'The Gypsy Bar was our usual late night hangout. The patron and the 'girls' knew us well, and knew that we would drink freely and surely stay till four or five in the morning. The girls of the place collected at the table and indulged in their Burgundian and Rabelaisian humors....Joyce watching, would be so amused, but inevitably there came a time when drink so moved his spirit that he began quoting from his own work or reciting long passages of Dante in rolling sonorous Italian....In those days...I didn't have hangovers. Only once, after a particularly mad assortment of drinks, I had to struggle to a lamppost and relieve myself, and Joyce said solicitously, 'I say McAlmon, your health is rather delicate. Maybe they'll be saying I'm a bad example to you.''
Being Geniuses Together, 1938
Wyndham Lewis maliciously told Joyce's patroness, Harriet Shaw Weaver, about these drunken evenings, causing a crisis in her relationship with Joyce.
CLOSERIE DE LILAS
Joyce also visited the Closerie de Lilas, another Hemingway favourite, on the Boulevard Montparnasse. In March 1921, he had a drink here with Arthur Power, a nightcap after their first meeting in the Bal Bullier, Paris's biggest dance hall. Power recalled that they argued about the relative merits of English and French:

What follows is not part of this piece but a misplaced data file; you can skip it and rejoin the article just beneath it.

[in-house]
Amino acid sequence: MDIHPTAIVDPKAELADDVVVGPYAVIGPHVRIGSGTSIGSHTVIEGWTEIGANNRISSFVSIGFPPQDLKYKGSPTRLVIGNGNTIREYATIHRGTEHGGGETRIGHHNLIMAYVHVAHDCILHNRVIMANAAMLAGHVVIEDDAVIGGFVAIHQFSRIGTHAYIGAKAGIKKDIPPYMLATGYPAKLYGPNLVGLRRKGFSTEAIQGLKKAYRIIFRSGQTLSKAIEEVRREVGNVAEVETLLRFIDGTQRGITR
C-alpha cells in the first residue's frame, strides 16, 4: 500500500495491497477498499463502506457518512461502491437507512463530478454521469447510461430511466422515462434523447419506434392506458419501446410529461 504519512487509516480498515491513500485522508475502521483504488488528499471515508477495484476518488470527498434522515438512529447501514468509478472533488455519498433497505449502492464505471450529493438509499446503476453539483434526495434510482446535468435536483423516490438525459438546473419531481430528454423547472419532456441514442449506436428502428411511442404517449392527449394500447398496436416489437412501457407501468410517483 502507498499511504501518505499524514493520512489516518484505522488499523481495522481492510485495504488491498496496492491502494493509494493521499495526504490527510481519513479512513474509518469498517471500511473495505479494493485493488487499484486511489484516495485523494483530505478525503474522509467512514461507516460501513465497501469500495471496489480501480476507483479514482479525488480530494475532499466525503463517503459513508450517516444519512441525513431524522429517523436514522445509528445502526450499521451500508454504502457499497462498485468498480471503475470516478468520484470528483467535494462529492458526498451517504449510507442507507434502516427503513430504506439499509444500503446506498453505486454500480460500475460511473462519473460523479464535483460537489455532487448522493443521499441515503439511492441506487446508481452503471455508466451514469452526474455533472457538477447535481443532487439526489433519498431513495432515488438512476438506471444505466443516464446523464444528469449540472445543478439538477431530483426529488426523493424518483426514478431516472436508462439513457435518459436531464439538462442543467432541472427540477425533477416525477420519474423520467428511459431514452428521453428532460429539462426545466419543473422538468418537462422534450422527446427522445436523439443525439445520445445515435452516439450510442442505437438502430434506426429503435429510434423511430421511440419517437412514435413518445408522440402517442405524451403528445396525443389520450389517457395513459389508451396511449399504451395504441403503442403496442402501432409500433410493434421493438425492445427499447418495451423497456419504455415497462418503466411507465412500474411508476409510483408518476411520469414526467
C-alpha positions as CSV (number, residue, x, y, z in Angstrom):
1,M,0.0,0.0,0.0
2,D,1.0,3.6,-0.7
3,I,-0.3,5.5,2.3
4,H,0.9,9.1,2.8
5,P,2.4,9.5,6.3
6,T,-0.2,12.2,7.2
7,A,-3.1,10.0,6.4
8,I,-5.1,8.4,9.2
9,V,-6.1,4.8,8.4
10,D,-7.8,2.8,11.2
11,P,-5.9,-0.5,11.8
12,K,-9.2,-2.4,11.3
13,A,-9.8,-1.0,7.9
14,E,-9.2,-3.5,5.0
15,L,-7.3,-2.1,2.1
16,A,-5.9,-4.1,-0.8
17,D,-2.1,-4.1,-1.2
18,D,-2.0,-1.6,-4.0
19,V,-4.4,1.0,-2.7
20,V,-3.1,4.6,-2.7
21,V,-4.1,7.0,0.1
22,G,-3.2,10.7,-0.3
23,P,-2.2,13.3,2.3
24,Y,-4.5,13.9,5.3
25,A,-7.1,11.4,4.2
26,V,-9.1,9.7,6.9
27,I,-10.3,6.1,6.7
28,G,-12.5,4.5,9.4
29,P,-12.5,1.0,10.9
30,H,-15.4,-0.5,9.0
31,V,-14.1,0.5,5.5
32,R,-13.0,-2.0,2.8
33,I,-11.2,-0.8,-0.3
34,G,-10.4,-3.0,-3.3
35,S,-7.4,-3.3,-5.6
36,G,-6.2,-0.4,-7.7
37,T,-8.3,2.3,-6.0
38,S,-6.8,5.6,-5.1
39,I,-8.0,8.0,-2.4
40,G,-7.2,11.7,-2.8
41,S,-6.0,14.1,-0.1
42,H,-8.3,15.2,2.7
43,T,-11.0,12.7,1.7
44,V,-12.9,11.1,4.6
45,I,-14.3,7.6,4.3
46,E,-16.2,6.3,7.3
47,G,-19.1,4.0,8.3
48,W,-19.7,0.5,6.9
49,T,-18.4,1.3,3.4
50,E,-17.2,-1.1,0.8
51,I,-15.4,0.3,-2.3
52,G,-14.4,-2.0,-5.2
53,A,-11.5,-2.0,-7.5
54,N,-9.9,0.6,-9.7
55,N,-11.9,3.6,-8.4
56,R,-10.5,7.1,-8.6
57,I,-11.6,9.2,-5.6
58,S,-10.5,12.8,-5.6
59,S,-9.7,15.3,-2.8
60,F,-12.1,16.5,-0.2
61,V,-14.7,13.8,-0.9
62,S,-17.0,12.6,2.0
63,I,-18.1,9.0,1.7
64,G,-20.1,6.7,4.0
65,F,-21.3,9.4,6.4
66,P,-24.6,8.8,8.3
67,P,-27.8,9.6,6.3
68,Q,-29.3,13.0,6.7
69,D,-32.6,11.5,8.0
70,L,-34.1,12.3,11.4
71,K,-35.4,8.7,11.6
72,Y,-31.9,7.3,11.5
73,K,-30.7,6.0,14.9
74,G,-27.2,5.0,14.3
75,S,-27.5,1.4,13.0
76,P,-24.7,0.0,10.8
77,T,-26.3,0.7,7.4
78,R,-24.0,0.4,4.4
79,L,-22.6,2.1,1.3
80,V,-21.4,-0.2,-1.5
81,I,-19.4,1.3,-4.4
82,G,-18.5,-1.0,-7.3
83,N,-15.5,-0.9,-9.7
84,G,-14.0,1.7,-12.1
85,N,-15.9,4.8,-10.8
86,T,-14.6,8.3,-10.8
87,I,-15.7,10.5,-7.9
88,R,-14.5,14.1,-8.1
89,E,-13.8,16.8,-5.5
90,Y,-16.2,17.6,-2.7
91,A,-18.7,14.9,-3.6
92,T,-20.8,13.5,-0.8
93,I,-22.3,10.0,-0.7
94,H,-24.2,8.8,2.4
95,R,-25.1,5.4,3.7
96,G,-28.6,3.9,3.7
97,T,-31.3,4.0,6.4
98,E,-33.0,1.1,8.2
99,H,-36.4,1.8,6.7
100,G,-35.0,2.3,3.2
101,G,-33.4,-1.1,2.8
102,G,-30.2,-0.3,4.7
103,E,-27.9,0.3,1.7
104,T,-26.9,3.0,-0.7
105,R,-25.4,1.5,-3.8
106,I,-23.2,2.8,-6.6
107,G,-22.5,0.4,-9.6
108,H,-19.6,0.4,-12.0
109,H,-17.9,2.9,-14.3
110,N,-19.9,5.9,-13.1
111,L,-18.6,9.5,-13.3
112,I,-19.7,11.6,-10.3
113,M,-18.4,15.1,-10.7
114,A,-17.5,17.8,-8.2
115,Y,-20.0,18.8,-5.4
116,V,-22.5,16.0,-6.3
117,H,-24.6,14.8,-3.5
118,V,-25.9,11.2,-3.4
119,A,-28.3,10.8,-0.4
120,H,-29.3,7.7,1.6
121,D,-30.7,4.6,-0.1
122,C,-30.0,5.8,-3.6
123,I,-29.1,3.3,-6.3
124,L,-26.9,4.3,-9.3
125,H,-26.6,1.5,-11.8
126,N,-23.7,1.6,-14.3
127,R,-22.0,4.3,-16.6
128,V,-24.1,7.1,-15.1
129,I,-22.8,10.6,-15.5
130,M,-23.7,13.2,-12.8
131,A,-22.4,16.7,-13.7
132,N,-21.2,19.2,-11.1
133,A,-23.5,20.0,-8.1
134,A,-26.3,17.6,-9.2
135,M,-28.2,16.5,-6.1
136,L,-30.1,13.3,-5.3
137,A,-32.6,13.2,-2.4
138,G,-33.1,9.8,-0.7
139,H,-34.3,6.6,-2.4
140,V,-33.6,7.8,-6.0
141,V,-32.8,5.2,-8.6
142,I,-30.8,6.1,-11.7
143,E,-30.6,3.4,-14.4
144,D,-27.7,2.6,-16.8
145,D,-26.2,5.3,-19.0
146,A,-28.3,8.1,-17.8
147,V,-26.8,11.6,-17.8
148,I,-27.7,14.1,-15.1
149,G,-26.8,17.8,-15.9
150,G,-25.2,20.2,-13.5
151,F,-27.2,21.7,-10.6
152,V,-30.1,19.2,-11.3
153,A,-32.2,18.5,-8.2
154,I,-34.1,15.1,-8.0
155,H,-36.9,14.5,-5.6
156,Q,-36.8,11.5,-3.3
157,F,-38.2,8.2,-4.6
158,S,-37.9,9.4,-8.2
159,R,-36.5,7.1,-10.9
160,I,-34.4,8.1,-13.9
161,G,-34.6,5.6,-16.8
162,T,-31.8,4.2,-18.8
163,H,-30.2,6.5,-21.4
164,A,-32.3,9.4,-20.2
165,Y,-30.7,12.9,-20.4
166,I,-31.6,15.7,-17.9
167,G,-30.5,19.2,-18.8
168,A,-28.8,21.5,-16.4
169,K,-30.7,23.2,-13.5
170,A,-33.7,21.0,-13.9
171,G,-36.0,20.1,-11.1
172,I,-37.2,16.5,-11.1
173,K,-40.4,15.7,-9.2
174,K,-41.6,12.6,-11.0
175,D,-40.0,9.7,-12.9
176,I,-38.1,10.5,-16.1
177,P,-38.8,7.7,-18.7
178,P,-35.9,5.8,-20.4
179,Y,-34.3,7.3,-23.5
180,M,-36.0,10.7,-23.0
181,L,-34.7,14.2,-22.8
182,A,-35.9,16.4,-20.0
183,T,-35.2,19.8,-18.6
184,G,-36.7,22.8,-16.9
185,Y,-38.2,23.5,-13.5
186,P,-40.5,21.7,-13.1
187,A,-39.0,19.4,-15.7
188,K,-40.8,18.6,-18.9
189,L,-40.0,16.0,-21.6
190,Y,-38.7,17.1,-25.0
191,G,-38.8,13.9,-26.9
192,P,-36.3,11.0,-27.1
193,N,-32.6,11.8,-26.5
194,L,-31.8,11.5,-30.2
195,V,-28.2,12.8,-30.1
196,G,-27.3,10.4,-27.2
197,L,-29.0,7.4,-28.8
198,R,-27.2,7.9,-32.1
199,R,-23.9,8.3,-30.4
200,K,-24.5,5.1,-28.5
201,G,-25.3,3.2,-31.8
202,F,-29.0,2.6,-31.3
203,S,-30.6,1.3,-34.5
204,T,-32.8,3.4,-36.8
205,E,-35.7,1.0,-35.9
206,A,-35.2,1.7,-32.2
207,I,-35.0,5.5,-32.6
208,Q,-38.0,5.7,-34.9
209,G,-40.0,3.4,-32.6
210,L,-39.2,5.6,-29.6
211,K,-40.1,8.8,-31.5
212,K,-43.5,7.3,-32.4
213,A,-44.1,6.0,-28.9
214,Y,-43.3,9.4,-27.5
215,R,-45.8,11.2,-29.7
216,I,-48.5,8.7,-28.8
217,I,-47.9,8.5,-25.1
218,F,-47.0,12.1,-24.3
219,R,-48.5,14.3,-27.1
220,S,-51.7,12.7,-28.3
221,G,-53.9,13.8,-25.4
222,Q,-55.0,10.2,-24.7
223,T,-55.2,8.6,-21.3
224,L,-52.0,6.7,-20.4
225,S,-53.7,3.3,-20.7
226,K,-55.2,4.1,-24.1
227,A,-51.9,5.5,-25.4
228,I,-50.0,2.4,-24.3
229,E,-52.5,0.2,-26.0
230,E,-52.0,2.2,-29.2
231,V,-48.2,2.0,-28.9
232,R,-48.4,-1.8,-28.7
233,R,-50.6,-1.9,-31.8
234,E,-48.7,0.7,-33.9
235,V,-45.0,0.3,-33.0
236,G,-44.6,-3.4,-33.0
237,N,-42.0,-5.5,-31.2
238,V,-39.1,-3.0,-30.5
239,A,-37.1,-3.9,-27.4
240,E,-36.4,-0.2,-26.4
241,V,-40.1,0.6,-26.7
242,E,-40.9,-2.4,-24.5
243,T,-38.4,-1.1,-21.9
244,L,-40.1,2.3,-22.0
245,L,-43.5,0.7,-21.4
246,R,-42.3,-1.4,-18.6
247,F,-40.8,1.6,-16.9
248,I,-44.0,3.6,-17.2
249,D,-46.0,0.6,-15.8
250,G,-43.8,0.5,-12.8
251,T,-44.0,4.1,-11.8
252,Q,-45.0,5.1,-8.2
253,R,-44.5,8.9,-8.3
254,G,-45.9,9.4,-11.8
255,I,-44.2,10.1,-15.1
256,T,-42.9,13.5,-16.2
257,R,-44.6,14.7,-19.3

'When Power protested in favour of French, Joyce supported his argument for the superior depth and sonority of English by quoting passages from the Bible in two languages. He contrasted the weakness of 'Jeune homme, je te dis, leve-toi' with the strength of 'Young man, I say unto thee arise.'' Ellmann, p 505.
In 1927, Joyce also attended a PEN dinner here, given in honour of his friend Italo Svevo.
This is what La Closerie looked like in the 1920s.
'We strolled along the boulevard as far as the Closerie de Lilas. How lovely the lighted tables spread out under the chestnut trees looked that April night: a litle oasis of conviviality! Apollinaire's café' Morley Callaghan
Like the Dôme, the Closerie now looks nothing like it did in Joyce's day.
We preferred the look of the Bullier café over the road, and wondered it this was where the Bal Bullier stood (it wasn't). It was happy hour too.
We were entertained by a women who arrived with a monkey-faced cat on a lead.
If you wanted to see Joyce in the 1920s, you would find him every night in Les Trianons, his favourite restaurant. It's now gone, but it stood opposite Montparnasse Station. I asked on the James Joyce Quarterly's facebook page if anybody knew its exact address. Catherine Kellogg replied that the 'building that housed the restaurant was demolished and all that is left is a traffic island named Place du 18 Juin 1940 (to commemorate the Général de Gaulle’s famous June 18, 1940 Appeal that gave birth to the Résistance)'.